Evenings at the allotment

After work today I ambled down the allotment. Although it’s been a lovely week, it has been exhausting and I was glad the week was over. When I arrived, my first job was to water the loofa plants. I can’t believe how much they have grown since I last came down. I am sure if you watched them for a couple of hours, you would see them grow! Two of the vines have reached the string and are busy climbing upwards. The third smaller one is getting there. Who knows, maybe by tomorrow morning it will have reached the string?

For a while I sat on the veranda, enjoying the sound of the water in the pond and the birds chattering away. There really is something special about being outdoors. Something soothing to the soul. The Japanese have developed a new therapy for those suffering with depression, stress and anxiety called Forest Bathing. Basically, spending time walking in the outdoors (often forests) and enjoying the sights and sounds of nature. Ridiculous name aside, there is something in it. After a few minutes in the sunshine, I always feel so much better.

Remembering that our little white leghorn pullet had been moved into Steve’s coop, I walked across to see how she was doing. It took me a few seconds to spot her as she was hidden behind a black leghorn. She is relatively easy to spot because she is about a third smaller than the others. The others seem to have accepted her completely without any fuss or bother which is great. I also managed to spy the beautiful little Swedish Flower Hen. Phil and Steve have kindly offered to keep her until we are able to have her. I’m still trying to work out a name for her – something Swedish seems appropriate!

Next, I went to check on our chickens. Leia was looking slightly frazzled. Despite only having 4 chicks to look after, I think she has had enough of being a mum for the time being. We will just wait until the remaining chicks are a few days older before we put her back with the other girls. In the main coop, everyone was perched in the shade enjoying a late afternoon snooze.

I began to clear out the nest box when Phil appeared holding a piece of cardboard in one hand and his keys to the Community Garden in the other. We stopped and had a chat. He and Steve have big plans for breeding two different types of leghorns next summer. He also plans to do a full coop overhaul before the chicks move into the bigger coops. Steve has a contact who can get large quantities of bark chippings cheaply and I asked if we could chip in for some when we dig over the coop floor in the next few weeks.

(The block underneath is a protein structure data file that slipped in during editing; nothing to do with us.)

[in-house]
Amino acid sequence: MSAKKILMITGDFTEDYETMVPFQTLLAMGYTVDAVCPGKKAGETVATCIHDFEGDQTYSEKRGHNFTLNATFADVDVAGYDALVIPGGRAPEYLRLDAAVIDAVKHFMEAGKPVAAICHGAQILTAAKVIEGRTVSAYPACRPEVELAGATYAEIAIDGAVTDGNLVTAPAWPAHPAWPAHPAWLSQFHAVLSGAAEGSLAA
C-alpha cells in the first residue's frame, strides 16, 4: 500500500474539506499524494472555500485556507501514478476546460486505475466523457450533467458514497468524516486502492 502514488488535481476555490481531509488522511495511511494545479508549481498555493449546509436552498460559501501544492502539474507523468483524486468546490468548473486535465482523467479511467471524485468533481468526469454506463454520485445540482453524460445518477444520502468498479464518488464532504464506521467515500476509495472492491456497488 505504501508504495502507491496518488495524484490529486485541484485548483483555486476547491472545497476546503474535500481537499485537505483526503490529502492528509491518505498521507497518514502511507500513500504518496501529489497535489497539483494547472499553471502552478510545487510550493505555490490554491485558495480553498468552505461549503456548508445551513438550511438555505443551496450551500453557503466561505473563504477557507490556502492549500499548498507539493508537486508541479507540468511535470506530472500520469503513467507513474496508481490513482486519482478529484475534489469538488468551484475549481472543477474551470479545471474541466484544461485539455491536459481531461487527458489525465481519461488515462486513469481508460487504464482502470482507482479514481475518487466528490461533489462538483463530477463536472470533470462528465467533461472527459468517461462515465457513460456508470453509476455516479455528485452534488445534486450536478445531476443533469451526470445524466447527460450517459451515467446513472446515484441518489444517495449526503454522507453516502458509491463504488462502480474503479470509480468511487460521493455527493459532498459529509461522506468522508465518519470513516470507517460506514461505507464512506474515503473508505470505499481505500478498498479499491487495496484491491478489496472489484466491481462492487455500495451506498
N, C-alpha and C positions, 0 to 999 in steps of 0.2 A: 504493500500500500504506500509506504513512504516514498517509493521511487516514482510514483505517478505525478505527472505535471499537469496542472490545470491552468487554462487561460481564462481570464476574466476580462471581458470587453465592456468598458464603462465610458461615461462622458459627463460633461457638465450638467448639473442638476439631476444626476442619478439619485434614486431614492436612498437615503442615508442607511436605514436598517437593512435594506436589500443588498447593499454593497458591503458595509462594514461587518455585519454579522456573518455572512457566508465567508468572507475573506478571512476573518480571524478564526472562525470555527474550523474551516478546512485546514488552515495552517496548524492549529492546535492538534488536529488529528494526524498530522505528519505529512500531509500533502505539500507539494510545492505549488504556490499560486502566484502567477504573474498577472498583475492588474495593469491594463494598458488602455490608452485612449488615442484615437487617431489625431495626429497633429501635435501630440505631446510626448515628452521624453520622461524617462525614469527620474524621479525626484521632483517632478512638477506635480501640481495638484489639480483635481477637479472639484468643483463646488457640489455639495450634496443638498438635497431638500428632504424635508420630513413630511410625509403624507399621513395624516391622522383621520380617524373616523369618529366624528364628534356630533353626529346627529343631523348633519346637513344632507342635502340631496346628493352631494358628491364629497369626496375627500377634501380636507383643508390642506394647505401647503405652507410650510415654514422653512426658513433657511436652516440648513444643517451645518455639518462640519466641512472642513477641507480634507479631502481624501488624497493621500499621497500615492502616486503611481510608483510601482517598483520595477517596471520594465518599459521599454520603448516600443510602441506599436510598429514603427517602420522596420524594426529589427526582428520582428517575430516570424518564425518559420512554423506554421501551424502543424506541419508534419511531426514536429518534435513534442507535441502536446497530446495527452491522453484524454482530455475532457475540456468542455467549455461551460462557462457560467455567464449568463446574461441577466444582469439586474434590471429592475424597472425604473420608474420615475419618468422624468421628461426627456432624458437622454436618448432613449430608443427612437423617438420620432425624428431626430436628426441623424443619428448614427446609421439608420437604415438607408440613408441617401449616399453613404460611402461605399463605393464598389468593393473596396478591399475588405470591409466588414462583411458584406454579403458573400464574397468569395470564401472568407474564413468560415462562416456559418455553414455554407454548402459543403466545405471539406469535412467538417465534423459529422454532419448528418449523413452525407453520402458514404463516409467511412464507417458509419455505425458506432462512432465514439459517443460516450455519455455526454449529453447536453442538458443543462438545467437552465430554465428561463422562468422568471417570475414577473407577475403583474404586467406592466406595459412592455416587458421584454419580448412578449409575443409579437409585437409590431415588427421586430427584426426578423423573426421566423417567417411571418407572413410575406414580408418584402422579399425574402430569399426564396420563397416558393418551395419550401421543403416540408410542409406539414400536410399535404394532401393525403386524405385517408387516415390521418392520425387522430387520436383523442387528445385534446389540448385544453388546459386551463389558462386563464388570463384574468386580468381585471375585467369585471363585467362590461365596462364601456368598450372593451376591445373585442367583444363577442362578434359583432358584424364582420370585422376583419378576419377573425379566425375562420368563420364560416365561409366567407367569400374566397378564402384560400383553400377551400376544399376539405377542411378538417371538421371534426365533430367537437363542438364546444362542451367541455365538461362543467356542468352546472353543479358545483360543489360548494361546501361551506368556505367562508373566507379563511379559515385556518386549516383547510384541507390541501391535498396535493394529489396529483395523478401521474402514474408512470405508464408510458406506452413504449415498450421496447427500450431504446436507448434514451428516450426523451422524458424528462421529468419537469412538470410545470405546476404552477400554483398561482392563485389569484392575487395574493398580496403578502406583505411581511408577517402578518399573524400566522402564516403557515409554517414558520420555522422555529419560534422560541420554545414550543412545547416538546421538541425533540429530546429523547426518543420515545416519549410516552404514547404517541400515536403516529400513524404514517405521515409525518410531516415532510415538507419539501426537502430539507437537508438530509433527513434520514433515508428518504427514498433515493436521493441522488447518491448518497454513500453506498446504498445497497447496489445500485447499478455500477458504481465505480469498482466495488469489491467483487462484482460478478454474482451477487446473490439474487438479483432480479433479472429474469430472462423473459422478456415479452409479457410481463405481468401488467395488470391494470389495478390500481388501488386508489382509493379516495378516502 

The Queen he has ordered a few days ago had finally arrived. Several days later than planned, I was worried that the Queen may not have survived. The enclosure always has a fondant food source but it’s often small. Not designed for spending a few days in the postal system. As I looked at the Queen enclosure more carefully, I spotted her and one worker who was busy feeding her. Unfortunately, the other two worker bees had died. Phil arrived back in full bee suit, armed with the smoker and we made a start. He removed the top half of the hive to get to the brood box and I pressed the Queen enclosure into the wax on the frame. Then we replaced the frame and put the hive back together. Initially, the bees were very interested in the Queen. The workers all dashed towards her. Two things will happen over the next couple of days: the colony will accept her, or they will kill her. Such are the perils of royalty. If they kill her, the colony won’t survive. We decided to do a check on Hive 6 on Monday when they had had a chance to settle down.

After Phil left, I went back into the coop to check on Pop. I found her in a corner having a sleep. Picking her up, I was pleased to find she had a full crop and seemed to know where her feet were more than on Wednesday. She was certainly much more alert and even spent several minutes preening herself. I refreshed her water bowl and gently put her back into the nest box. My plan to check whether her crop is working efficiently is to just let her have access to water and no food overnight. Ideally, her crop should be flat and empty in the morning. It’s a relief that she is still showing signs of improvement. I think spending the day outside in the fresh air has helped perk her up too.

Walking up the central path, I spotted something odd in the Stumpery. The large stump that nearly broke both our car and my husband suddenly seemed to be sprouting leaves. Rachael had taken a look at it when it first arrived and suggested it might be a Goat Willow. These grow massive and can cause lots of issues. To ensure we don’t have any problems with it trying to regrow itself, I grabbed the saw from the shed and spent a few minutes hacking off the new growth. Hopefully this should ensure the trunk doesn’t regrow.

Upon my arrival back home, I discovered that my mushroom dowels have arrived! Tomorrow I will soak the logs to prepare them and propagate the logs over the weekend. The long overdue chicken coop clean will also be done. We also need to plan when we will dig over the coop and replace the chippings.


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